Home » Archive by category "Programming"

Set the same assembly info, once, for multiple projects in the same solution

Let’s suppose we have a solution (LibrarySolution), with 2 projects:

  1. a class library for the data (DataLayer project)
  2. a WPF user interface (LibraryUI project).

Each of these projects have their own assembly info, as shown below.

Each project has its own AssemblyInfo

The issues is that each time the version number is changed in one of the projects, you have to manually change it in the other project as well. This maybe wouldn’t be such a burdain if there were only 2 projects and the same person would be responsible to update them. But when you have multiple projects or multiple people updating the versions and they are not aware of the necesairy update, then you have a big problem.

The solution would be to create a class library to keep the common version info – and this way you have to change it only once and it will change in all the places that it is referenced.

Create a new class library to store the common AssemblyInfo data

This new project (AssemblyData) doesn’t need any classes, just place the common assemblyInfo data that you want to use in multiple .net projects from this solution.

Set the common AssemblyInfo data

Now, in every project that you want to use this version you have to:

  1. Add a reference to the AssemblyData project
  2. Add an “existing file” link to the AssemblyInfo.cs file from the AssemblyData project
  3. Remove the common assembly data from the project, and specify it only in the AssemblyData project

Step 1 – Add a reference to the AssemblyData project

Step 2 – Add an “existing file” link to the AssemblyInfo.cs file from the AssemblyData project

Both projects have references to the AssemblyData project and link to AssemblyInfo.cs

Step 3 – Remove the common assembly data from the project, and specify it only in the AssemblyData project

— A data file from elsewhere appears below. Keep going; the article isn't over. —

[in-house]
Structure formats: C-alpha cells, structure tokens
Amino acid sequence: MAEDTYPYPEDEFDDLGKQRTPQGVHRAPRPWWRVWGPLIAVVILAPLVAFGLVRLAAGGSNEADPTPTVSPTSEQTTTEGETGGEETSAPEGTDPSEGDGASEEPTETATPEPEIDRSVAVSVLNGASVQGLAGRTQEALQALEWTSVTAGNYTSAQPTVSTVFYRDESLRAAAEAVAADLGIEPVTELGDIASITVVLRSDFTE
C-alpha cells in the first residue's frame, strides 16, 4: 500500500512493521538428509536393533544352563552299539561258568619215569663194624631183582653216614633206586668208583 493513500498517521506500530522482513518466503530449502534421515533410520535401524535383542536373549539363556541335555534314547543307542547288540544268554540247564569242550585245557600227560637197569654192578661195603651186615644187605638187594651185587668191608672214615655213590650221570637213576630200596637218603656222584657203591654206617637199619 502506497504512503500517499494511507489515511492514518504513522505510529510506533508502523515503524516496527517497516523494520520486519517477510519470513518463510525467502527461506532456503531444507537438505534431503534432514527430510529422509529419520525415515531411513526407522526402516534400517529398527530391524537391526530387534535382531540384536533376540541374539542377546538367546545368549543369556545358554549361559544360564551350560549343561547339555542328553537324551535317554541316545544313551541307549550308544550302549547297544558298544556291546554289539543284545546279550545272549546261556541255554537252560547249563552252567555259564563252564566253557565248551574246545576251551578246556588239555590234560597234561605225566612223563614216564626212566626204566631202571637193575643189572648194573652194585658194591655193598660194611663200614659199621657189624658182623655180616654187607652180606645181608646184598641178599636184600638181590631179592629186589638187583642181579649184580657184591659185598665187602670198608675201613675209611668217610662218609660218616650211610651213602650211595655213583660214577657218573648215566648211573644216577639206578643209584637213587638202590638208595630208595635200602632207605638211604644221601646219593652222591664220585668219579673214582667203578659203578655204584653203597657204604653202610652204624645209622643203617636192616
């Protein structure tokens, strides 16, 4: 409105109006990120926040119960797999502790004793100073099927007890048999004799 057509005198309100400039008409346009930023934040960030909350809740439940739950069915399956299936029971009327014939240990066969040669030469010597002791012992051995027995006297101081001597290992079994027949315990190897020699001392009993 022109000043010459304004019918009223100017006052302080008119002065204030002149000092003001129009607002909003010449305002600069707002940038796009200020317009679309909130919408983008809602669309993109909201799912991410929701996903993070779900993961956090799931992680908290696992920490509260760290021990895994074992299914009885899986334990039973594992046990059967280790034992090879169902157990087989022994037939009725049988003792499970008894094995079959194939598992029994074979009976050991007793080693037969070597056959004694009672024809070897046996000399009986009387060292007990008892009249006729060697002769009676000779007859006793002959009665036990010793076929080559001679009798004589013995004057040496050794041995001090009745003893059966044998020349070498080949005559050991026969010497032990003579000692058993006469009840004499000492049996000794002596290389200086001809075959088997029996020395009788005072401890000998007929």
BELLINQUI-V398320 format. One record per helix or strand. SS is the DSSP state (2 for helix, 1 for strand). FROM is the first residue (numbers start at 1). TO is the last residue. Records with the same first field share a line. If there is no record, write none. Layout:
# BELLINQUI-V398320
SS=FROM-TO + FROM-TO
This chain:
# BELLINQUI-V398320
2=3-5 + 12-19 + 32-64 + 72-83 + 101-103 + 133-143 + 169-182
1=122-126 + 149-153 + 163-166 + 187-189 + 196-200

Now if we build the solution and change the version number in the AssemblyInfo.cs file from AssemblyData project, we will have the same version for both DataLayer and LibraryUI projects

Same version number for all the projects

WPF Ribbon (CTP) – Part 6 – Creating a Ribbon Color Control

Creating a Ribbon Color Control

Let’s take Word for example: we can easily select the color for a piece of text or for a shape. The CTP version does not have any such control, so I would like to give you an example of how you can create one.

Entire Tutorial:

Summary

  • Step 1: Creating a new application
  • Step 2: Creating the custom RibbonColorButton
  • Step 3: Binding the RibbonColorButton to the TextBlock

Read more

WPF Ribbon (CTP) – Part 5 – Creating Custom Controls and Viewing Templates

Creating Custom Controls

Sometimes the default controls might not be enough for our needs. So what can we do then? Well, it’s simple: create our own controls. For example the CTP version does not have a color picker, but we can create our own.

Entire Tutorial:

Summary

  • Step 1: Creating a new application
  • Step 2: Implementing the IRibbonControl interface
  • Step 3: Changing the template of an existing RibbonControl – e.g. RibbonTextBox
    • Step 3a: Removing the image from the RibbonTextBox
    • Step 3b: Set a fixed width for the visual text area inside the RibbonTextBox
    • Step 3c: Set a fixed width for the label and text area inside the RibbonTextBox
  • Step 4: Viewing the templates of the basic ribbon controls
    • RibbonTab
    • RibbonButton
    • RibbonDropDownButton
    • RibbonSplitButton
    • RibbonCheckBox
    • RibbonTextBox
    • RibbonLabel
    • RibbonComboBox

Read more

WPF Ribbon (CTP) – Part 4 – Resizing Groups

Resizing Groups

Continuing with the example from the end of part 3 of the tutorial, I will show you how groups resizing is done, how you can change the order the groups resize and also how you can prevent a group from collapsing.

Entire Tutorial:

Summary

 

  • Step 1:The Default Group Resizing
  • Step 2: Specifying the Group Size Reduction Order
  • Step 3: Preventing a RibbonGroup from resizing and collapsing